define application output. The program builds the data fields to be printed
and does a write to a DDS record format. The data fields are referenced
within the record format. The printer file, through the DDS keywords,
controls the position, orientation, font, and other characteristics for those
fields. In addition, DDS provides access to all the elements--text, overlays,
images, graphics, bar coding, lines, and boxes--that comprise complex
electronic documents.
Application Program

O E Printer

Do some moves/calcs


DDSPF Printer File

FONT (11)

Chris Smith
812 North Street

Figure 3. Data Description Specification (DDS) Concept

Advanced Print Utility
Advanced Print Utility (APU), a part of the AFP PrintSuite family of
application enablers, is an end-user utility for transforming existing
application output to advanced electronic documents. APU transforms
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existing applications with line-mode output (using preprinted forms) to
full-function electronic documents without changes to the "line of business"
application program.
With APU, you can use data that produces multi-copy preprinted invoices
as input to create electronic pages with customized copies.
APU, designed to build complex documents, has a simple end-user
interface. Documents can include such elements as multiple page formats,
multiple copies, and standard back overlays. APU provides application data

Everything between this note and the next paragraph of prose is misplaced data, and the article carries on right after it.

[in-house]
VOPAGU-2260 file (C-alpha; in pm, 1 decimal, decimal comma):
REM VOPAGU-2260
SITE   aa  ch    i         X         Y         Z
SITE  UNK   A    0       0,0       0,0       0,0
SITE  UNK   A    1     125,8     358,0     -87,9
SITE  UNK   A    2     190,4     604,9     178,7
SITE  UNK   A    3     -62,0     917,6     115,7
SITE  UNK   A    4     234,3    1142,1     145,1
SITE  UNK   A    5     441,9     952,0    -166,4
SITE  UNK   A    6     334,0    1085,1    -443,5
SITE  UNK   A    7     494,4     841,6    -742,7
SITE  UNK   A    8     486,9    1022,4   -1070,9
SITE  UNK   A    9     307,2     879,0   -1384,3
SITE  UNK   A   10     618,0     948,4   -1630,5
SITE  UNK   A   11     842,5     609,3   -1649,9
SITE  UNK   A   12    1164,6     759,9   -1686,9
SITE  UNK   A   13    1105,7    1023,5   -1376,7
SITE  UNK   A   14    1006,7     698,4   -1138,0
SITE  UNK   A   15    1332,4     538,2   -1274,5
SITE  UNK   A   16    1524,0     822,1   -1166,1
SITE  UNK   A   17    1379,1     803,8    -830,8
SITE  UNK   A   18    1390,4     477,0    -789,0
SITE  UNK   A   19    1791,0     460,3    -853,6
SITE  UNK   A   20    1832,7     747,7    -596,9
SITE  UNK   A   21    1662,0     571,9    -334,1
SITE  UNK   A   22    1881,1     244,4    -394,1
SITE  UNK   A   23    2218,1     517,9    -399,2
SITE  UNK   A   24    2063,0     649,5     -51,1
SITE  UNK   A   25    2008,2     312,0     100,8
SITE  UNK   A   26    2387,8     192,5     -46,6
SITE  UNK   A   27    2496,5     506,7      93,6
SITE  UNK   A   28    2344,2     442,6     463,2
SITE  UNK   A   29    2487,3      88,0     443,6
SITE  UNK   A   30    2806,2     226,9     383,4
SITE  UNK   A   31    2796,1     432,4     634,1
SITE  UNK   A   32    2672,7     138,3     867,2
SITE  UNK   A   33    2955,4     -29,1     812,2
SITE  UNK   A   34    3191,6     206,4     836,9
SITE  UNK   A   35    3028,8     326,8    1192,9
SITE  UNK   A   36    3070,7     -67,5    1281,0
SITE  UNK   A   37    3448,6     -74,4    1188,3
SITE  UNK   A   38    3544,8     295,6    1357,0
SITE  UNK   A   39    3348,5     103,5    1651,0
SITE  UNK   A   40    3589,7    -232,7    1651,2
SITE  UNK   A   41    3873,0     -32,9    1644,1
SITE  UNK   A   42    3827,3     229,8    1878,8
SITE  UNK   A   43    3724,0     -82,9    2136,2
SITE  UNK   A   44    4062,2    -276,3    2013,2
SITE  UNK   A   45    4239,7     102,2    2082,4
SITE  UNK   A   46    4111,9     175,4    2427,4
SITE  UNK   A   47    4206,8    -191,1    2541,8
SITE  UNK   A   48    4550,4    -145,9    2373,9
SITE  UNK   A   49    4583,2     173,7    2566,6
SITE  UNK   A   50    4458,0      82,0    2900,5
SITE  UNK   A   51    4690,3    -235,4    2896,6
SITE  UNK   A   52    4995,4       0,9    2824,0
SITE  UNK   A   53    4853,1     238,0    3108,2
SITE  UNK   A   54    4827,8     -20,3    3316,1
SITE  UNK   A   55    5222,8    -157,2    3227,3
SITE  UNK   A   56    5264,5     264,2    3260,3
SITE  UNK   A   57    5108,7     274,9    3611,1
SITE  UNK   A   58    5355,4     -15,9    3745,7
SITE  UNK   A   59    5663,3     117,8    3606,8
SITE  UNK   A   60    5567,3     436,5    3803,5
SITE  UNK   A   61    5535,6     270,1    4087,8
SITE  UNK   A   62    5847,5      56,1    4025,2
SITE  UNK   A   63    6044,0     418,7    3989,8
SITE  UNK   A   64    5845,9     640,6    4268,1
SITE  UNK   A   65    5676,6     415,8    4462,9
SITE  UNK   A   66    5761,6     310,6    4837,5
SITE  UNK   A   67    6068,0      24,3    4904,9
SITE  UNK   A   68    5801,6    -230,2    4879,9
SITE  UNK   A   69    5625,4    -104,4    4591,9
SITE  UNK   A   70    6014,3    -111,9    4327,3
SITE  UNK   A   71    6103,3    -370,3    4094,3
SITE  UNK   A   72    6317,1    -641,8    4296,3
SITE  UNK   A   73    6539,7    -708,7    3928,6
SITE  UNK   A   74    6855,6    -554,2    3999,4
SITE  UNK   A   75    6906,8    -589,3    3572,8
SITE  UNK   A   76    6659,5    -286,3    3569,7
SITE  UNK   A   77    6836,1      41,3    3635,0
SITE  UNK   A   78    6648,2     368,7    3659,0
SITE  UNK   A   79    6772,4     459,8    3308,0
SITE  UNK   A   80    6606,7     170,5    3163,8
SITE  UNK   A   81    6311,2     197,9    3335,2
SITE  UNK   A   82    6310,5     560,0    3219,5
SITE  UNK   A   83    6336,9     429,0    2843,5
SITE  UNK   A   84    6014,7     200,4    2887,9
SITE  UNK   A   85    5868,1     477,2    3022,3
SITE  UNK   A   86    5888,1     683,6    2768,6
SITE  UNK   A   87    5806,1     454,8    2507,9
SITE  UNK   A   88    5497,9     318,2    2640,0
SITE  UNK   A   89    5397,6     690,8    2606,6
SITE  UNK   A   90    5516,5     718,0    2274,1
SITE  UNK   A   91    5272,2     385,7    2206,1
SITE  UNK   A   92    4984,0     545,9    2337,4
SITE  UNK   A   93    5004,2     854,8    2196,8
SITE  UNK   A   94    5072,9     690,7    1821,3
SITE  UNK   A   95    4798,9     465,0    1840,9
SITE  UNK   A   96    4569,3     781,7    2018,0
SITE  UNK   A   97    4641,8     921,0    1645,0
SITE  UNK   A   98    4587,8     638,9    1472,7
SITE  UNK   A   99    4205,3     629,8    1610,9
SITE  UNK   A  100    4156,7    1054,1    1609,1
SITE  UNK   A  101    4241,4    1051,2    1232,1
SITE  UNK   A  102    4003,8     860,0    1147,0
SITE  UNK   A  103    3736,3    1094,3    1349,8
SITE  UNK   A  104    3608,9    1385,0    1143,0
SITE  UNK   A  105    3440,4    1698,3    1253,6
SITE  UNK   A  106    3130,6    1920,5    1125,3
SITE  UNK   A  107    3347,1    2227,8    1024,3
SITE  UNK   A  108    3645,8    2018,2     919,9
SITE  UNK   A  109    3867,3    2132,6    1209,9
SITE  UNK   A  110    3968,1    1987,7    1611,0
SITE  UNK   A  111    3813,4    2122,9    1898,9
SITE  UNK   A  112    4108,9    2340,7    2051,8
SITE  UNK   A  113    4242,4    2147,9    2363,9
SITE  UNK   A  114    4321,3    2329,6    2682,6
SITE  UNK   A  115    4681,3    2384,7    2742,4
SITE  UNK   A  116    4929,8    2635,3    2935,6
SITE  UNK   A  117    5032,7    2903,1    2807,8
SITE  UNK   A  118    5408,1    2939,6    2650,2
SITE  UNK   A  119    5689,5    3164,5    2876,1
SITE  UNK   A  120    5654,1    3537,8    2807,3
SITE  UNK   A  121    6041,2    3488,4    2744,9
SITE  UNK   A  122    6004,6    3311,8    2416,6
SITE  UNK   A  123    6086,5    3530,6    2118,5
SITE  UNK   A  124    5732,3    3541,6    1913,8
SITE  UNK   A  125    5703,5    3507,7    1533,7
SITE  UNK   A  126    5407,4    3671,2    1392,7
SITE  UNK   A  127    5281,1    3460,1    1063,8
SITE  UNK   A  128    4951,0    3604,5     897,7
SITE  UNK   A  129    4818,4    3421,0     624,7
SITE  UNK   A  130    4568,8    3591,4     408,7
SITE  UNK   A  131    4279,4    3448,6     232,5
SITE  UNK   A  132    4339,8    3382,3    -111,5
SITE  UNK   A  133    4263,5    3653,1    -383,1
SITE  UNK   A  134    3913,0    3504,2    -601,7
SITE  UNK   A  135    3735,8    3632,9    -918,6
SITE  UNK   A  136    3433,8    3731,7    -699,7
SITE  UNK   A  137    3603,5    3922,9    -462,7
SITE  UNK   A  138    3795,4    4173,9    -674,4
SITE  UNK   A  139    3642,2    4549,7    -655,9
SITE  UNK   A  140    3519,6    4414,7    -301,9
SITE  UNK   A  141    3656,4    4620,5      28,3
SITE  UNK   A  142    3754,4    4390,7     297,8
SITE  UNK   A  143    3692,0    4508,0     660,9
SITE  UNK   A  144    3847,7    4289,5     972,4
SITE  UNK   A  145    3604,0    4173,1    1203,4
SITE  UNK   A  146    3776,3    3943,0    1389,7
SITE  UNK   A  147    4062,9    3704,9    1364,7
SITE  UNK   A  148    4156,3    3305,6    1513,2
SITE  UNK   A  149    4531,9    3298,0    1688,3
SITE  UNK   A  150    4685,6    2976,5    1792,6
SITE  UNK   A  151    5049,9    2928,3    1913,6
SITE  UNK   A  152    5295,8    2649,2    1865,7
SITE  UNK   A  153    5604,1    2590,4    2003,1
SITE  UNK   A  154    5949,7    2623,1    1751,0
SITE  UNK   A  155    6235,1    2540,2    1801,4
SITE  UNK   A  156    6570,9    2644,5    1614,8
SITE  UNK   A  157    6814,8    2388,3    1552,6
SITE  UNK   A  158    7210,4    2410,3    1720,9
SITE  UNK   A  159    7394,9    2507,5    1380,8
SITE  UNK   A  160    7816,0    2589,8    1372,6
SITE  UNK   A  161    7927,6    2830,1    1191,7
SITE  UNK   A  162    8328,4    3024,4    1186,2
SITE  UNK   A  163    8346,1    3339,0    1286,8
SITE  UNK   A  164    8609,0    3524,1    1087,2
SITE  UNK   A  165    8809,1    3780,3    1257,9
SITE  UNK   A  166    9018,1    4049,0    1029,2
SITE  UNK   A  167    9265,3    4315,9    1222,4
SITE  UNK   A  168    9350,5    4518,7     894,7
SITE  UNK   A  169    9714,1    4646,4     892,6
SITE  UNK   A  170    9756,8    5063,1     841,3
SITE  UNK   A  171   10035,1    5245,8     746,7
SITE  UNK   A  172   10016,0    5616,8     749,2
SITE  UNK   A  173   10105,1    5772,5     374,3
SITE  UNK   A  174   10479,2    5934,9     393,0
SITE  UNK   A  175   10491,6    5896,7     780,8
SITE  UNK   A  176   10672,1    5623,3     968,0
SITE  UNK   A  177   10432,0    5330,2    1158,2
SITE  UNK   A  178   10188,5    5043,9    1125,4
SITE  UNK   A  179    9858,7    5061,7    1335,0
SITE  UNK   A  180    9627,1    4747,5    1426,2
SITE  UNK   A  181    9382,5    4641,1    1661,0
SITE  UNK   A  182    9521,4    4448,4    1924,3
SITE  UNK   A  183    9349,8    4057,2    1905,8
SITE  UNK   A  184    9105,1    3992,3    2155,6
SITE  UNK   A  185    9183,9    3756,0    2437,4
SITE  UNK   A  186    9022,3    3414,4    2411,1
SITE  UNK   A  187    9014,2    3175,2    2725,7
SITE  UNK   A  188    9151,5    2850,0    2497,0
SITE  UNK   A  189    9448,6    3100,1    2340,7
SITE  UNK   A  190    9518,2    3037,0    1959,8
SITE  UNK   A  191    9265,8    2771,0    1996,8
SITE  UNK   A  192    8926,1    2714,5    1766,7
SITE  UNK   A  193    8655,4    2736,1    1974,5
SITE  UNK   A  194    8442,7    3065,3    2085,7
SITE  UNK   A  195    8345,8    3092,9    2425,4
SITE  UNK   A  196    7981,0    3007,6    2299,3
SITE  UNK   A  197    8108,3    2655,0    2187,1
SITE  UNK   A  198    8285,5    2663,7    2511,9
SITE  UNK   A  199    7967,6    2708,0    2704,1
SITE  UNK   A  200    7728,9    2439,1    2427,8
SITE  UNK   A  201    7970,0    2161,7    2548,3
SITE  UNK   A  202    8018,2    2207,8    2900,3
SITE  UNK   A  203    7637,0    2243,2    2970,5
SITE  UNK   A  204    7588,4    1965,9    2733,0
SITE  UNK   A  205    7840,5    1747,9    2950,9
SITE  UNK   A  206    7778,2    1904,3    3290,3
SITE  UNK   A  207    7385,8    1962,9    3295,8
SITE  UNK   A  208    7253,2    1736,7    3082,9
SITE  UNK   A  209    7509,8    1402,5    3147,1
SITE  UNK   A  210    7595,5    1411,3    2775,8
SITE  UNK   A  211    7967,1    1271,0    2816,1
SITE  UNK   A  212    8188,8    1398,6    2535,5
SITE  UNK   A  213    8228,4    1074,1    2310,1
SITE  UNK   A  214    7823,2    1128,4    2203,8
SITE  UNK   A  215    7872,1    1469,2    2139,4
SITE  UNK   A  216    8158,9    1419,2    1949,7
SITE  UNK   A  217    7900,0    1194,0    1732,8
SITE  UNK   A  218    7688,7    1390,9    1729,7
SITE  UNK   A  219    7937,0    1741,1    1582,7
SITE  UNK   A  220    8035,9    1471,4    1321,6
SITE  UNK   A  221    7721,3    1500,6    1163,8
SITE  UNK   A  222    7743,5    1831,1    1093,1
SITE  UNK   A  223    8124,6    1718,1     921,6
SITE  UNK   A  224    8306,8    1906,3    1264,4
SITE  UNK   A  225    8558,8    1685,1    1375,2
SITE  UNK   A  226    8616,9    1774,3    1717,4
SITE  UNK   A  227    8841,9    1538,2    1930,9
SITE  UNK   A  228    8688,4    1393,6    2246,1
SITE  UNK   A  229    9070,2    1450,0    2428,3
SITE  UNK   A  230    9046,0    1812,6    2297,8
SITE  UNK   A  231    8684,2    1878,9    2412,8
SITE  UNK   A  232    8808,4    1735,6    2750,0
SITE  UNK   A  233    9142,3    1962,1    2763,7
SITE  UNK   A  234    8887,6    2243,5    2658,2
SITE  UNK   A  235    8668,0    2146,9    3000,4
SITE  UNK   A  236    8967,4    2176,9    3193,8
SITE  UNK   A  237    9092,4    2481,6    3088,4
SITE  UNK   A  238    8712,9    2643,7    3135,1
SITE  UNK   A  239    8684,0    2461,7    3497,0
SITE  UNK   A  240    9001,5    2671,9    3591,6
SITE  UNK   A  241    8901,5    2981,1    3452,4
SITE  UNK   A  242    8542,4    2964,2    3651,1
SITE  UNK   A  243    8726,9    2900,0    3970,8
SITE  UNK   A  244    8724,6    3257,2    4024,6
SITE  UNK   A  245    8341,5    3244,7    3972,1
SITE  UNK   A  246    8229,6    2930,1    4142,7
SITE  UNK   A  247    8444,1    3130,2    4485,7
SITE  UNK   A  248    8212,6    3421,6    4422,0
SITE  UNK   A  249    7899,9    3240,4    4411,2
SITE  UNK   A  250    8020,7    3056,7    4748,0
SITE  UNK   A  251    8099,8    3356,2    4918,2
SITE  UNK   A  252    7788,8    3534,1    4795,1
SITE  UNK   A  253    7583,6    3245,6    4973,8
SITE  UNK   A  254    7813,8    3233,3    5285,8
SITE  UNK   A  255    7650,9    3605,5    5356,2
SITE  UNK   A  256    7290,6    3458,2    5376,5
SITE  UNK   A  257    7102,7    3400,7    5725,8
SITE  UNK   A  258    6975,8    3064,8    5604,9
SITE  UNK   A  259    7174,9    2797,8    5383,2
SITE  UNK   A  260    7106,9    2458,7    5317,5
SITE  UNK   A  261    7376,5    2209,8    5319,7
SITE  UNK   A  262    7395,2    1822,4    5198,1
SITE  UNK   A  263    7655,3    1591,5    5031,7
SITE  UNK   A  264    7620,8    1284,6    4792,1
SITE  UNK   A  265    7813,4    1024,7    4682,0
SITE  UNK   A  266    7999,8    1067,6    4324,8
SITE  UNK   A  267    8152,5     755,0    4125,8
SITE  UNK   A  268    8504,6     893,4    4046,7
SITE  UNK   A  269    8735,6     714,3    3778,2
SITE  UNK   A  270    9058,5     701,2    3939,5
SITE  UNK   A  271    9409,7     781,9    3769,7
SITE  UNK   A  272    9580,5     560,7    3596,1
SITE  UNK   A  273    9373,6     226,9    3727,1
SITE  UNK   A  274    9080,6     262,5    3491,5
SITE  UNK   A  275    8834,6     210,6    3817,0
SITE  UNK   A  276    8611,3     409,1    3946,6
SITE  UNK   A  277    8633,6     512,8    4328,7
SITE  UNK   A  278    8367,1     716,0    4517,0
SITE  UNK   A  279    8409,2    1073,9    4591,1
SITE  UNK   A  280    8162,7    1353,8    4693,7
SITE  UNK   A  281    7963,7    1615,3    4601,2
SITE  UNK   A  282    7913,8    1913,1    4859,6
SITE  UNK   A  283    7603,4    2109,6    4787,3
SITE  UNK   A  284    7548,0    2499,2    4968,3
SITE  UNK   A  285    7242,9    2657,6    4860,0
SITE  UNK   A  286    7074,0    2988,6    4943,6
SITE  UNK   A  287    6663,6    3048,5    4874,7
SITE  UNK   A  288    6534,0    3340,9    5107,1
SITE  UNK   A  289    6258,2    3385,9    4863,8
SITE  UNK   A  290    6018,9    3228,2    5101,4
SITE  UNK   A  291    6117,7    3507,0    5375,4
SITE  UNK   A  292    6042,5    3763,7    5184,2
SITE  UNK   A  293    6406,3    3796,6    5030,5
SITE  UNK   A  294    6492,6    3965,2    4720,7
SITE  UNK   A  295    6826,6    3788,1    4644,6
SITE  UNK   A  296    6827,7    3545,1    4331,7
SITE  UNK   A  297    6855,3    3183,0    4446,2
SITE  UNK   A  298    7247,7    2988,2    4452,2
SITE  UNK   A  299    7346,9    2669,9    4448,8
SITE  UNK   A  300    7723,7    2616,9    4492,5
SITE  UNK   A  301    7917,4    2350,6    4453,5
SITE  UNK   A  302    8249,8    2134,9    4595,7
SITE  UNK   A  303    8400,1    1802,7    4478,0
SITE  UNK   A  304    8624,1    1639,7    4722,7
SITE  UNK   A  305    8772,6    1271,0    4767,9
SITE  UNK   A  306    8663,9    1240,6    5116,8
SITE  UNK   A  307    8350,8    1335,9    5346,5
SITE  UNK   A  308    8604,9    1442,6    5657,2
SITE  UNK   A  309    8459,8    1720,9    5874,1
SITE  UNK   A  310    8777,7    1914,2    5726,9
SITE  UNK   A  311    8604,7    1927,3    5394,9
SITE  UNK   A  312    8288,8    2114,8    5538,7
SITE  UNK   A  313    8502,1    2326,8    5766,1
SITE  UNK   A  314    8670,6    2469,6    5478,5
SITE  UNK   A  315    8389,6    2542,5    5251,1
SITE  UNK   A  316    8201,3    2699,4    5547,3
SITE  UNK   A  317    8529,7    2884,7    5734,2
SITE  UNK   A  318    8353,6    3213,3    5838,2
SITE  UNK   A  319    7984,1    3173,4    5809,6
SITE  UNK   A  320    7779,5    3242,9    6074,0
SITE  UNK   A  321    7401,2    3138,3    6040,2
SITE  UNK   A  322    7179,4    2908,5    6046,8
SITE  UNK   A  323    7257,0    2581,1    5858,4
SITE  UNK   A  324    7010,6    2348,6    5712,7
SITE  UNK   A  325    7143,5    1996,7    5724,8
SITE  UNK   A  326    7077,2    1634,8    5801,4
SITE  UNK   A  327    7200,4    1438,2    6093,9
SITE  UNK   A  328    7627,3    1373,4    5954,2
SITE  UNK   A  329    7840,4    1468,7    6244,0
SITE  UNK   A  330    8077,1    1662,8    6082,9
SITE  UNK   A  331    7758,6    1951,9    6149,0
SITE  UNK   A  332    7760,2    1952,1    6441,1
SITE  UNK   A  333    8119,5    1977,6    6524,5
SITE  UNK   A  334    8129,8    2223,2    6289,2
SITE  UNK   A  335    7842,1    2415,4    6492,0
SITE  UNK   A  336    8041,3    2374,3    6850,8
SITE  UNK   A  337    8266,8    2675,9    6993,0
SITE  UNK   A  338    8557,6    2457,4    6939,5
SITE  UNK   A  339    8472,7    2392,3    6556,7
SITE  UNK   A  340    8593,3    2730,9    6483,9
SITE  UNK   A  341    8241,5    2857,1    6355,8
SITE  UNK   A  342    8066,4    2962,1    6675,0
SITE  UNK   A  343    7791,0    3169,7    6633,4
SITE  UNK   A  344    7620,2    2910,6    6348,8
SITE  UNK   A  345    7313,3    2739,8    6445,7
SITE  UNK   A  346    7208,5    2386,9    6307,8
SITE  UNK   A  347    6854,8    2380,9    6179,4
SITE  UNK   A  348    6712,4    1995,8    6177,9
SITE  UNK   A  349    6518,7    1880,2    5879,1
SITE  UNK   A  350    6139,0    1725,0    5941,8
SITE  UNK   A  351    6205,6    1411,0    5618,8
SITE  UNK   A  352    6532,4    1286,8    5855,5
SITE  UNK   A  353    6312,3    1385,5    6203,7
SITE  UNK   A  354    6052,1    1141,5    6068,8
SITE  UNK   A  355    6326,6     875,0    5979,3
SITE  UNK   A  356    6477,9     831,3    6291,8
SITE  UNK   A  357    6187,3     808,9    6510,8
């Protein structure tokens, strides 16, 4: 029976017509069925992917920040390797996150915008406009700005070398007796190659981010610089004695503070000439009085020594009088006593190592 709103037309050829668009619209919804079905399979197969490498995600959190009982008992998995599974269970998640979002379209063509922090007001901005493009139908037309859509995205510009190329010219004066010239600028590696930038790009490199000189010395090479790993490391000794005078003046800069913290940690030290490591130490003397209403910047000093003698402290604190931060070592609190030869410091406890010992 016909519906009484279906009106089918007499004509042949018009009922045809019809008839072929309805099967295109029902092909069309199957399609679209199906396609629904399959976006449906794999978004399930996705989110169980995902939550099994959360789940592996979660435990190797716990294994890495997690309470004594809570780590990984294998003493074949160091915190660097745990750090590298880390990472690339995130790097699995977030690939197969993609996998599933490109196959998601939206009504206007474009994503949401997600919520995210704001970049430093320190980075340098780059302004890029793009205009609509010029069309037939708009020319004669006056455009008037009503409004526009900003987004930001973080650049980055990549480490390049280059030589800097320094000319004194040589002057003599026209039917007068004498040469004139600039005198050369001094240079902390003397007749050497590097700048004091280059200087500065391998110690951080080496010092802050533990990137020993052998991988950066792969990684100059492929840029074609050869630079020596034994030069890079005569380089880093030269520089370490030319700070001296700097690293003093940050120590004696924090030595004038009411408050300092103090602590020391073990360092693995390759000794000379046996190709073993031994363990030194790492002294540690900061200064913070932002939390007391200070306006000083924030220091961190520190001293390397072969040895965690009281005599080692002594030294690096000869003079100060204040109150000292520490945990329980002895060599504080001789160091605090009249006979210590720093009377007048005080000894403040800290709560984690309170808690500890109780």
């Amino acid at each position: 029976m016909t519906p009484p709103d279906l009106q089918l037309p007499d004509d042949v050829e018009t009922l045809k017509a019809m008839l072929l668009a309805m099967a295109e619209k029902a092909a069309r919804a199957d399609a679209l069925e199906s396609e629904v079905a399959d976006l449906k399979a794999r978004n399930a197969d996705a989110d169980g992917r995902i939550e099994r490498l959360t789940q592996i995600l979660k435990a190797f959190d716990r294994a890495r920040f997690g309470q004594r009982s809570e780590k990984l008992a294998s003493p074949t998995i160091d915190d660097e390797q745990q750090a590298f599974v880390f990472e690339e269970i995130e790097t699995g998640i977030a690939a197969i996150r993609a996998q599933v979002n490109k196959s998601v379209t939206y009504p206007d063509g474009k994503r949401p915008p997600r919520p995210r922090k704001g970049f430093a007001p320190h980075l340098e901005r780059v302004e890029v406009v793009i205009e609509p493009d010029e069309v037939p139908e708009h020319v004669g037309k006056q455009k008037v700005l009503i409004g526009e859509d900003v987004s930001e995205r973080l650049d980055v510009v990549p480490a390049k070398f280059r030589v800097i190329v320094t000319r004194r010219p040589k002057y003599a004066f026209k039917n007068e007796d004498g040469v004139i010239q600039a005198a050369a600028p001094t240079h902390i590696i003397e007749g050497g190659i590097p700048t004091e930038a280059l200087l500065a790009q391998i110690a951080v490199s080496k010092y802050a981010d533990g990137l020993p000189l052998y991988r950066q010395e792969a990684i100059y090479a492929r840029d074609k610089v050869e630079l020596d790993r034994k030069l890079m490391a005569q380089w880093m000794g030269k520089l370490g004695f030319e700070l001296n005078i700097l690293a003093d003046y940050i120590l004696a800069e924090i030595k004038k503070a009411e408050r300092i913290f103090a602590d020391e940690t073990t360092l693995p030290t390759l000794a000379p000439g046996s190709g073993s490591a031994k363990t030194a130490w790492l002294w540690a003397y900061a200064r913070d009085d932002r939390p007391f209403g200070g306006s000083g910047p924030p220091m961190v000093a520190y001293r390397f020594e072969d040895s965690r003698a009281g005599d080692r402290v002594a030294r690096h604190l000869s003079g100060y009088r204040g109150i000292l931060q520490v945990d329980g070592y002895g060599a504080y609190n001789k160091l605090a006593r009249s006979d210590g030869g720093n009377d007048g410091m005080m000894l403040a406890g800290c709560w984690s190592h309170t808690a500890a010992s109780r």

remapping, enabling you to completely change the way the application data
is printed. APU also provides output conditional processing, where data in
the existing spooled output is used to determine document layout and flow.

Figure 4 shows the APU application flow. APU has a design phase and a
production phase. During the design phase (which is done one time), a new
electronic application is designed. This design process includes retrieving a
sample spooled SCS file and displaying it for editing. The output of the
design process is the APU print definition, which can define conditional
logic, redefine data on the page, change fonts, and specify overlays, page
segments, and bar codes.



Application creates
SCS line data

System default

AFP Resources

SCS line data

AS/400 terminal
or session

User creates print

(one-time job set-up)
can re-arrange data
on the page,change
fonts, and specify
overlays, psegs, bar
can control mult.
page formats and




Re-formatted data

Writer applies:
Page Segments

AFP Printer

Figure 4. Application Flow with Advanced Print Utility (APU)

After the new design is ready, the APU Print Monitor is activated to put it
into production. The monitor selects the target print file when it arrives in
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a monitored output queue. It then follows a detailed script that you have
designed that tells APU what to do with the target print file. Generally, the
APU monitor retrieves an APU print definition, applies it to the target SCS